Editor to quit as furore rocks Catholic Church

A novelist's attack on a dead archbishop has brought into the open a dispute between religious liberals and conservatives.
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The Independent Online
The crisis at the Catholic Herald, the religious newspaper at the centre of a highly emotive dispute between liberals and fundamentalists over the soul of the Church of Rome, will deepen next week when staff will hear that its editor is planning to leave.

Cristina Odone, the sharp-suited Italian-American who made the weekly paper the favoured publication for fashionable Roman Catholics, has privately told her managers that she will not be coming back after a long sabbatical.

The present furore at the paper is over a column by the novelist Alice Thomas Ellis, which was published 10 days ago. Miss Thomas Ellis, a fundamentalist Catholic, savaged the reputation of a progressive, liberal Catholic, the late Archbishop of Liverpool, Derek Worlock. She accused him of presiding over a collapse in attendances in Liverpool and weakening the faith by being too friendly with Protestants.

Miss Thomas Ellis was fired last week after the newspaper received dozens of complaints from priests.

Ms Odone's resignation is being kept quiet so that it will not appear the paper is in chaos because of criticism from the church hierarchy. Indeed, the paper's formal version of events is that neither woman's departure is to do with criticism of the late archbishop.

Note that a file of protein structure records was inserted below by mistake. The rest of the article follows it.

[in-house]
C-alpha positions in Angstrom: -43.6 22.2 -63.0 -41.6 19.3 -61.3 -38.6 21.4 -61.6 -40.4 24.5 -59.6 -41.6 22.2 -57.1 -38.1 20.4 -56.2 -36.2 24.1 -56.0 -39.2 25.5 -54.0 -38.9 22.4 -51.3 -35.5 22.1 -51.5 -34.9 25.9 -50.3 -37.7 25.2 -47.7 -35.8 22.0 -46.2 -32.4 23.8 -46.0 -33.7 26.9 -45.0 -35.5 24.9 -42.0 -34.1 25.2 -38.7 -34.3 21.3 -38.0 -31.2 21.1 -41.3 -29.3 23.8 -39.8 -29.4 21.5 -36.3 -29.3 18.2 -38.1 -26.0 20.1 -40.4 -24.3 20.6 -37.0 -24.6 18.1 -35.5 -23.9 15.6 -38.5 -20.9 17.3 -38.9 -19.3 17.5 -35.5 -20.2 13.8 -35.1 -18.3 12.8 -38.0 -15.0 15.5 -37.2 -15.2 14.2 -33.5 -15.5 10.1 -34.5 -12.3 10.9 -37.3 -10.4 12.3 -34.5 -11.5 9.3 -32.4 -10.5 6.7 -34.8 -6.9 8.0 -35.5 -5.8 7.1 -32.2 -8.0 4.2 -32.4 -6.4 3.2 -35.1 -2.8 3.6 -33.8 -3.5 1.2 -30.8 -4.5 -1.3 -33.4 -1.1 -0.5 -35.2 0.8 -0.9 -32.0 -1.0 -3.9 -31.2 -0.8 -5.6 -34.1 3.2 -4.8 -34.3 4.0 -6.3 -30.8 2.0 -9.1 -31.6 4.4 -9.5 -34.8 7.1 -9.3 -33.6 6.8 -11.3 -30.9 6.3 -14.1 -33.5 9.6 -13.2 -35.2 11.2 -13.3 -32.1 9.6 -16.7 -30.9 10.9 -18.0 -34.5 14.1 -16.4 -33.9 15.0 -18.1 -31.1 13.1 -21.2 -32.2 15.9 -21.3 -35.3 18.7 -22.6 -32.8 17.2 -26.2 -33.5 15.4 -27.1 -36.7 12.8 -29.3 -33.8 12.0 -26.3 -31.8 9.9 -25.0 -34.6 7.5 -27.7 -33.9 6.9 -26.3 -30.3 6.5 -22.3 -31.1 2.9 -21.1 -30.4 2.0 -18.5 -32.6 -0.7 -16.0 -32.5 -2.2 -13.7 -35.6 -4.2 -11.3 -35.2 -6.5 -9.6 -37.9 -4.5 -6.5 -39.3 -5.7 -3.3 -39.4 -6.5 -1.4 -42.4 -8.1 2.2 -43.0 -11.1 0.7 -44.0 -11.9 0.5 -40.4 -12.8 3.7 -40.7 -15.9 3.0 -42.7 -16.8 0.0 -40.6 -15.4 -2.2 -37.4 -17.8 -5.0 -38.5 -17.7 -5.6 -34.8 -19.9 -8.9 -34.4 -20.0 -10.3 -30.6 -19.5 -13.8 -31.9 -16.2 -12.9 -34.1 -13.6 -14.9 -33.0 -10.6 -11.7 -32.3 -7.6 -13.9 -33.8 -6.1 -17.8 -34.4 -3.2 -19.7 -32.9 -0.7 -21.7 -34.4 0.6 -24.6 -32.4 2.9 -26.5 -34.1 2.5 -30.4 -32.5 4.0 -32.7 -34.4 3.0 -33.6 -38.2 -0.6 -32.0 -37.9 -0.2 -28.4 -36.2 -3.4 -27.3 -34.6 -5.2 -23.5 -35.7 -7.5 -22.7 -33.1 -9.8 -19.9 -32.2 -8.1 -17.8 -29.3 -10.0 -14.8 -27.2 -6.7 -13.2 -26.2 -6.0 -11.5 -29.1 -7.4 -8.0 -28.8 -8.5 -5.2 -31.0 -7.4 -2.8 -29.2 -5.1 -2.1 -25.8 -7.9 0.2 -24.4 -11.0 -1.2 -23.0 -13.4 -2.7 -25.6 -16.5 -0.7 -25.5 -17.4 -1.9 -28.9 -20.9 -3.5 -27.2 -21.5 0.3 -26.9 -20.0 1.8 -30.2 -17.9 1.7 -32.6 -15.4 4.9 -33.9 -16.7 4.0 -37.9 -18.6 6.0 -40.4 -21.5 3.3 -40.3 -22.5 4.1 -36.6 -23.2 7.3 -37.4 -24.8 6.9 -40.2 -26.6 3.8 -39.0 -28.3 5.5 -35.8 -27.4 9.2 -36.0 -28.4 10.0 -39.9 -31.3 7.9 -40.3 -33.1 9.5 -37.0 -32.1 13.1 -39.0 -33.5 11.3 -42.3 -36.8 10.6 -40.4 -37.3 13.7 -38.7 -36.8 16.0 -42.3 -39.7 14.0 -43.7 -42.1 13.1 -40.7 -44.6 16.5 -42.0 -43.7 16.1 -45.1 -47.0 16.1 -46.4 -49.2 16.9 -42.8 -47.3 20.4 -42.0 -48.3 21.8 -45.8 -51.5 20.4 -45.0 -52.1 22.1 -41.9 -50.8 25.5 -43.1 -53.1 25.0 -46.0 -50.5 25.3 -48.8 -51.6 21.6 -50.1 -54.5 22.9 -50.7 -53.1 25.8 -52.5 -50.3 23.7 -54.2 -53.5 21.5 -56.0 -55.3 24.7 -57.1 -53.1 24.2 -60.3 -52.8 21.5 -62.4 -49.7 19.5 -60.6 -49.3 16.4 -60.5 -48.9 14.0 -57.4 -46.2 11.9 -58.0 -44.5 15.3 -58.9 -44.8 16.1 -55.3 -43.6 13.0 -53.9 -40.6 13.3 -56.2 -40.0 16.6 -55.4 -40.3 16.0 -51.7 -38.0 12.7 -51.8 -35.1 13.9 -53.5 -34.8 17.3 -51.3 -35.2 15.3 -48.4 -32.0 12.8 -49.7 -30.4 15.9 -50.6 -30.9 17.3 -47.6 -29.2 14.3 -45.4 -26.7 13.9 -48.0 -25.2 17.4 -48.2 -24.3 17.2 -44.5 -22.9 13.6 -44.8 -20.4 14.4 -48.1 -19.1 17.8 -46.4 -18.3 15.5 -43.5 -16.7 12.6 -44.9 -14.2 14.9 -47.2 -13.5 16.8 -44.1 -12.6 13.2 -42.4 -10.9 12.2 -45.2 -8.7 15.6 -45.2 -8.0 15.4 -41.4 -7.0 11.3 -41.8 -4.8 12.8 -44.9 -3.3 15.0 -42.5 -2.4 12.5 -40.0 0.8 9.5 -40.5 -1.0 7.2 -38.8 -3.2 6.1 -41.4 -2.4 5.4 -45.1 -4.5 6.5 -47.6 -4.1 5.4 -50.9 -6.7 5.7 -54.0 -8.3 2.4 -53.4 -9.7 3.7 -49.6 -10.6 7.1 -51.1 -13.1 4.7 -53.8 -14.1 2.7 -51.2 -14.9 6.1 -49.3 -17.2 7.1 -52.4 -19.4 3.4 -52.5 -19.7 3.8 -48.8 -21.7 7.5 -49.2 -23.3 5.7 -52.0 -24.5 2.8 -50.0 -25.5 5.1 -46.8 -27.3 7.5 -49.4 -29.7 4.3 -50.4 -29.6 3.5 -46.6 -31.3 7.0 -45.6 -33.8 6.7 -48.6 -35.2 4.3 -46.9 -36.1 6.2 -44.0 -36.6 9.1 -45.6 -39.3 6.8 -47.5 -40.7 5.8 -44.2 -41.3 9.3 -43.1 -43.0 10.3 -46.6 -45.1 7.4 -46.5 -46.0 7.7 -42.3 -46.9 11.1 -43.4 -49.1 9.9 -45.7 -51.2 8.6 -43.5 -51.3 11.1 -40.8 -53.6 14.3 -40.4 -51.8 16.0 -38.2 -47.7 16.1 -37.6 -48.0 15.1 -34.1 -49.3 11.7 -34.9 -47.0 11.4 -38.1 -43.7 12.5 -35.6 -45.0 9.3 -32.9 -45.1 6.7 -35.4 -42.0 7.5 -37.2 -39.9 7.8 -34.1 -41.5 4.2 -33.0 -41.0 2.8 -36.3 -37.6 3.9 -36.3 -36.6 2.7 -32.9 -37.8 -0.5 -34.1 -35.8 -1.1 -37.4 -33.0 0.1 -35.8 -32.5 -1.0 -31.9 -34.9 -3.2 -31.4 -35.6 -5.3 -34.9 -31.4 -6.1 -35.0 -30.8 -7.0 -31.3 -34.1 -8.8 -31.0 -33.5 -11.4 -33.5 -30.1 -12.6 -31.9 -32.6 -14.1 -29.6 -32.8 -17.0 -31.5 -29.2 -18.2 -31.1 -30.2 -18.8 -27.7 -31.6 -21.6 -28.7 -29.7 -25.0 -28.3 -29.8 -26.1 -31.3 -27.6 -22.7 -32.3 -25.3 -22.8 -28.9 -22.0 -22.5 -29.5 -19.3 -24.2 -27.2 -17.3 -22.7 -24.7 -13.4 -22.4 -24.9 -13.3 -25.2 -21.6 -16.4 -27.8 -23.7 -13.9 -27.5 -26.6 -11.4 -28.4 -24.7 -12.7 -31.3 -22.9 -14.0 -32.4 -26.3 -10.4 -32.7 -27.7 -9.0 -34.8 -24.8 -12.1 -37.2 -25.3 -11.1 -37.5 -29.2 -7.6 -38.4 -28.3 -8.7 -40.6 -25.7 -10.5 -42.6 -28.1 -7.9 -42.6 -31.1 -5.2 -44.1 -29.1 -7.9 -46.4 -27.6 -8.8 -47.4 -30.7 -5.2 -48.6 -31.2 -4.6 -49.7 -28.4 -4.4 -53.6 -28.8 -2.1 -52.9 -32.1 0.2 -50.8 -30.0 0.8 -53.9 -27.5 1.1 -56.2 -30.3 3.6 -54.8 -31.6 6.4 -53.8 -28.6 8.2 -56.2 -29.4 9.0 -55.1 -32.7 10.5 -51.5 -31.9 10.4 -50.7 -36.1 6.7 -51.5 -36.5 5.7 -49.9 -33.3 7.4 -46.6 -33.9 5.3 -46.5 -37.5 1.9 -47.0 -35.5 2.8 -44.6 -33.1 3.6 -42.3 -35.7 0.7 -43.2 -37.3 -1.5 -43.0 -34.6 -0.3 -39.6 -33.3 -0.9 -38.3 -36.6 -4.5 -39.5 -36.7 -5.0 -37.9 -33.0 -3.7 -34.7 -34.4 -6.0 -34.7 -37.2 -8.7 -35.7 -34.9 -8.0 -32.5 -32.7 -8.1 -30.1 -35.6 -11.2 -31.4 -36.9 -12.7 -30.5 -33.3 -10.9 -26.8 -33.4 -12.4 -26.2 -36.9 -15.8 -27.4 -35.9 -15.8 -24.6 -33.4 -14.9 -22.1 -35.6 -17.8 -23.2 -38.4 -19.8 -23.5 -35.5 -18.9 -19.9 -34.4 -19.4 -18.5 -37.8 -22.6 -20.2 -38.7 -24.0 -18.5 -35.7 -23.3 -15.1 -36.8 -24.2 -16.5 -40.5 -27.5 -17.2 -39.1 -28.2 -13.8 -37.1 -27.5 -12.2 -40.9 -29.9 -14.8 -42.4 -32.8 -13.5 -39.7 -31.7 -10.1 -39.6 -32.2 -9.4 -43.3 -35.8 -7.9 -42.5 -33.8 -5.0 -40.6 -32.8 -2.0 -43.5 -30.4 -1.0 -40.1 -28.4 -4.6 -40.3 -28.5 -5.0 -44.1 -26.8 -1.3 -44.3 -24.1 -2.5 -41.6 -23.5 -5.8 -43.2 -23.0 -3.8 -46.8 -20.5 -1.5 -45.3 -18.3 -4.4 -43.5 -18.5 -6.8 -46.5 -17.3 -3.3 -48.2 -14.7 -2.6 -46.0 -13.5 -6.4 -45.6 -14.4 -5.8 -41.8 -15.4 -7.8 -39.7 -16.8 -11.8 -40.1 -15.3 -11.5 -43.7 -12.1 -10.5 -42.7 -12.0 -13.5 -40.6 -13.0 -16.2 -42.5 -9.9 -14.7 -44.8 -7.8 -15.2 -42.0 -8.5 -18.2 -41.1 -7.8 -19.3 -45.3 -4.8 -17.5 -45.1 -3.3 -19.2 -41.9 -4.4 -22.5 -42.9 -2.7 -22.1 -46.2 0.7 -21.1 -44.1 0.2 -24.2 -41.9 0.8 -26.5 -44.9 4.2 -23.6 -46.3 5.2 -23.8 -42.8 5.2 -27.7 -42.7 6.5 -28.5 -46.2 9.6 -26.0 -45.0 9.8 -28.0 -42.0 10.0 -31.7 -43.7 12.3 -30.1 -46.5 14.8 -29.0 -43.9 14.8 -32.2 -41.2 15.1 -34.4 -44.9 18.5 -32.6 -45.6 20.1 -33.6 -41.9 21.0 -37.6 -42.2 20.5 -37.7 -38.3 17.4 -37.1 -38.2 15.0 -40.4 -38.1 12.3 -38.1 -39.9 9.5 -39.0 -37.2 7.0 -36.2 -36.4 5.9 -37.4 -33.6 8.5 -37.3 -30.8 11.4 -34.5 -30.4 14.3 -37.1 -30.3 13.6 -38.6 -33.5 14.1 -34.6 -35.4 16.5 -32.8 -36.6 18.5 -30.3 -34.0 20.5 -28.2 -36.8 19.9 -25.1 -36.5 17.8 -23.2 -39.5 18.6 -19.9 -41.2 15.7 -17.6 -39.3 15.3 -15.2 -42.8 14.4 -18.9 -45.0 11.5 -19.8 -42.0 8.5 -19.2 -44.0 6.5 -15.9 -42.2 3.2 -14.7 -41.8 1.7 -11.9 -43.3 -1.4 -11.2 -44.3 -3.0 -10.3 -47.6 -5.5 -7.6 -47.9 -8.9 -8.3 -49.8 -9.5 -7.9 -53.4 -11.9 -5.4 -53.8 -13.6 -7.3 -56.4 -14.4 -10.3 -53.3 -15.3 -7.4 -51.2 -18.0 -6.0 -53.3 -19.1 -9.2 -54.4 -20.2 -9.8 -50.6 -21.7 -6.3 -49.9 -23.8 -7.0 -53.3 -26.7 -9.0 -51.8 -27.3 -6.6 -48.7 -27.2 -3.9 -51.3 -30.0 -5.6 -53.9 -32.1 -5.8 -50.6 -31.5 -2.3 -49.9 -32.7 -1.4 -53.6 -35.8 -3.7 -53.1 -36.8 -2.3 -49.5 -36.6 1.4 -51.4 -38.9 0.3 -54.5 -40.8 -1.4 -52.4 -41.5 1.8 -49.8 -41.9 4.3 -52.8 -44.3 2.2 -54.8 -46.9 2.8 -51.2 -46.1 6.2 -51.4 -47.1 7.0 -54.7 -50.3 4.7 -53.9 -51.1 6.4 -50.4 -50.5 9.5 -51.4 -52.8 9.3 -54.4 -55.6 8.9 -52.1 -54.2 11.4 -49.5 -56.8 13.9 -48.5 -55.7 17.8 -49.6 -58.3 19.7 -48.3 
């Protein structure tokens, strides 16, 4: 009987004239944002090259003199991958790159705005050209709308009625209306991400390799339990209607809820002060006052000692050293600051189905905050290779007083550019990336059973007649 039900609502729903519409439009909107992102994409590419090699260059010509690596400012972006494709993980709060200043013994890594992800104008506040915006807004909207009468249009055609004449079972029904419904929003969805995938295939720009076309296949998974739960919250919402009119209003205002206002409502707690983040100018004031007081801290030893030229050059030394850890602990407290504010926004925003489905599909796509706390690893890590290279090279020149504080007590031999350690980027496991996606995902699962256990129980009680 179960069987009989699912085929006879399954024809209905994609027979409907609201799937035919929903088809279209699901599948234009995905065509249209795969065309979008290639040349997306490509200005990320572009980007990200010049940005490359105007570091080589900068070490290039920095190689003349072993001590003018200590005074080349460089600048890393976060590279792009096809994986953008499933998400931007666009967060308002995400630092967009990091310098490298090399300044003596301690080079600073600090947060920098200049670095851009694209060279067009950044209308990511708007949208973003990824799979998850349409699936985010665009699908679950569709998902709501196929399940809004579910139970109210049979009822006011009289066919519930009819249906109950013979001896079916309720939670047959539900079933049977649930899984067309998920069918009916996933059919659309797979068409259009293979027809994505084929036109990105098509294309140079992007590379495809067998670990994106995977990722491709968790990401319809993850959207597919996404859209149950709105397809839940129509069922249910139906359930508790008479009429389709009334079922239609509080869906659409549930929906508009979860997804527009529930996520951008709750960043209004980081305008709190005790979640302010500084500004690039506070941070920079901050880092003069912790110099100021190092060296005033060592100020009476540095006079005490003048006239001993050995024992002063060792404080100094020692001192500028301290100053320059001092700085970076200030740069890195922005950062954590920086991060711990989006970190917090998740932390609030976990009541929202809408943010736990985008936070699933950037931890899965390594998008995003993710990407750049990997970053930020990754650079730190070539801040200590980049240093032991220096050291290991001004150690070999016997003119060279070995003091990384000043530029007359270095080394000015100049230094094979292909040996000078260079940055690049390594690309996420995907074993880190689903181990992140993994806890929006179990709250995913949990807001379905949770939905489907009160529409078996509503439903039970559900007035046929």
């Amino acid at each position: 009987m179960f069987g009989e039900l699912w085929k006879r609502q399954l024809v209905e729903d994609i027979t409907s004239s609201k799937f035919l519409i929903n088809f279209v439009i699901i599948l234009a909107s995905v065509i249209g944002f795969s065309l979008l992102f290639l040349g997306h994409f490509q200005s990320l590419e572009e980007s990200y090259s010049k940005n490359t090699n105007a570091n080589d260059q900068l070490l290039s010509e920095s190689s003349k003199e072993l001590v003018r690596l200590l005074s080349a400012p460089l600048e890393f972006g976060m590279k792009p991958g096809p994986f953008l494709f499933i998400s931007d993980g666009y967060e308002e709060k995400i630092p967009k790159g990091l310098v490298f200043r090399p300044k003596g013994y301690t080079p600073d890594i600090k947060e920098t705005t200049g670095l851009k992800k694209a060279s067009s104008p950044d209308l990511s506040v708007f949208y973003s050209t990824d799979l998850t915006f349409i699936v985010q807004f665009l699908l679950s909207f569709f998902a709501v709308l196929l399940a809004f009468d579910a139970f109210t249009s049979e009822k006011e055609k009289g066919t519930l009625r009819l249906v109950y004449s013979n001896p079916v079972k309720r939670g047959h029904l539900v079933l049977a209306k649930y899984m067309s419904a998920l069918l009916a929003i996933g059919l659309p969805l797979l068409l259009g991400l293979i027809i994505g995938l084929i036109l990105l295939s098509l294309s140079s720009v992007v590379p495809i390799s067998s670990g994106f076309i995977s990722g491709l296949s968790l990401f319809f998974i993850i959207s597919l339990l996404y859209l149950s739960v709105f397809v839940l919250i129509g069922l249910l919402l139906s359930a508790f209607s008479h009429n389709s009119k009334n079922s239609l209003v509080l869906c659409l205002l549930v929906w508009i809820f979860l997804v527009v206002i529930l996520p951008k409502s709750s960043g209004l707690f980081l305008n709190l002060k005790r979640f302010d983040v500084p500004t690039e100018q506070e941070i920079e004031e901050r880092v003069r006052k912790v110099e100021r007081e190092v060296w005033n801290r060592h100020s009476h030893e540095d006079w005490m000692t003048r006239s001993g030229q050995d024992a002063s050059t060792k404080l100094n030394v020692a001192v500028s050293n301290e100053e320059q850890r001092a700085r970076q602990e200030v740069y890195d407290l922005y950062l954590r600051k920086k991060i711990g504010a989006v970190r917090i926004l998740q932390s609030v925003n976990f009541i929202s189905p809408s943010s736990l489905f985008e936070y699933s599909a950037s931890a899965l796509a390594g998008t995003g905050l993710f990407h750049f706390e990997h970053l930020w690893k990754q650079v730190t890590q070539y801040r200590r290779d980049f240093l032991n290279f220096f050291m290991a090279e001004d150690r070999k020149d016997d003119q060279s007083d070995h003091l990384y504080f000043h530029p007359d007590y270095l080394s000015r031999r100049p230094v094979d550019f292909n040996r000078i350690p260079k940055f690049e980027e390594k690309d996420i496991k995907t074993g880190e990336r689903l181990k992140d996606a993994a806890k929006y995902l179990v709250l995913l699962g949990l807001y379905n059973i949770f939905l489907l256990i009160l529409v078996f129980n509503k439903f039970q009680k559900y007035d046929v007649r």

But the departures have added to the sulphurous atmosphere around the Herald. The storm at the small paper is even being seen as a microcosm of the struggle for English Catholicism. At stake are the vacancy left by the death of Archbishop Worlock and the one that will be created when Cardinal Basil Hume, the 72-year-old Archbishop of Westminster, retires.

Will they be succeeded by other ecumenical liberals, or will the Vatican impose conservative candidates who would win the approval of the stern Miss Thomas Ellis?

The fury that Miss Thomas Ellis's comments unleashed was borne by Harry Coen, the Herald's acting editor, who passed the contentious column for publication. Mr Coen is an amiable and respected Fleet Street veteran. His friends say that his biggest mistake was not to realise just how unchristian religious journalism could be when he left the comparatively genteel world of the national press to cover for Ms Odone earlier this year.

Mr Coen said that the decision to dismiss Miss Thomas Ellis had been made for financial reasons before the article appeared. She does not believe him.

Mr Coen, in any case, is reported to have said that he is only a stopgap editor and that he never had any intention of staying at the paper for more than a few months.

It will have been a dramatic few months. There are reports of bishops phoning up the Herald and issuing anathemas like medieval clerics faced with particularly obdurate heretics. There are rumours of Mr Coen being slandered in Liverpool.